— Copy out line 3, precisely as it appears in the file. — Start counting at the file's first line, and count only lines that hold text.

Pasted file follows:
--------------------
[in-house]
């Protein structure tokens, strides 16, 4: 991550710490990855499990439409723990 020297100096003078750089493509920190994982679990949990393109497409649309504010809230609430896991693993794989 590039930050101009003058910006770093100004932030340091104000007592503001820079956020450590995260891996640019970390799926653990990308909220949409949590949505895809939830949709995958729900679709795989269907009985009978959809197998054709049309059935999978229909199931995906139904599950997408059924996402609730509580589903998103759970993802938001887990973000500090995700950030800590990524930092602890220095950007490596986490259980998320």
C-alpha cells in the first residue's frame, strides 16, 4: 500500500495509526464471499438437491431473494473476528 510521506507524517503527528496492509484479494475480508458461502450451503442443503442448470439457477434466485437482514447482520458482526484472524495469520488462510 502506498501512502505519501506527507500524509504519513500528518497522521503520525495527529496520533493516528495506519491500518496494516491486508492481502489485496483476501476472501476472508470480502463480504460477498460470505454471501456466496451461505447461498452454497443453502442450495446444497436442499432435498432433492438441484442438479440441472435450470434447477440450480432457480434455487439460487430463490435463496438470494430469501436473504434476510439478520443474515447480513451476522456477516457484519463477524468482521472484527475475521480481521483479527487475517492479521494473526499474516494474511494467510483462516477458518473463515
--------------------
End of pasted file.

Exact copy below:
C-alpha cells in the first residue's frame, strides 16, 4: 500500500495509526464471499438437491431473494473476528 510521506507524517503527528496492509484479494475480508458461502450451503442443503442448470439457477434466485437482514447482520458482526484472524495469520488462510 502506498501512502505519501506527507500524509504519513500528518497522521503520525495527529496520533493516528495506519491500518496494516491486508492481502489485496483476501476472501476472508470480502463480504460477498460470505454471501456466496451461505447461498452454497443453502442450495446444497436442499432435498432433492438441484442438479440441472435450470434447477440450480432457480434455487439460487430463490435463496438470494430469501436473504434476510439478520443474515447480513451476522456477516457484519463477524468482521472484527475475521480481521483479527487475517492479521494473526499474516494474511494467510483462516477458518473463515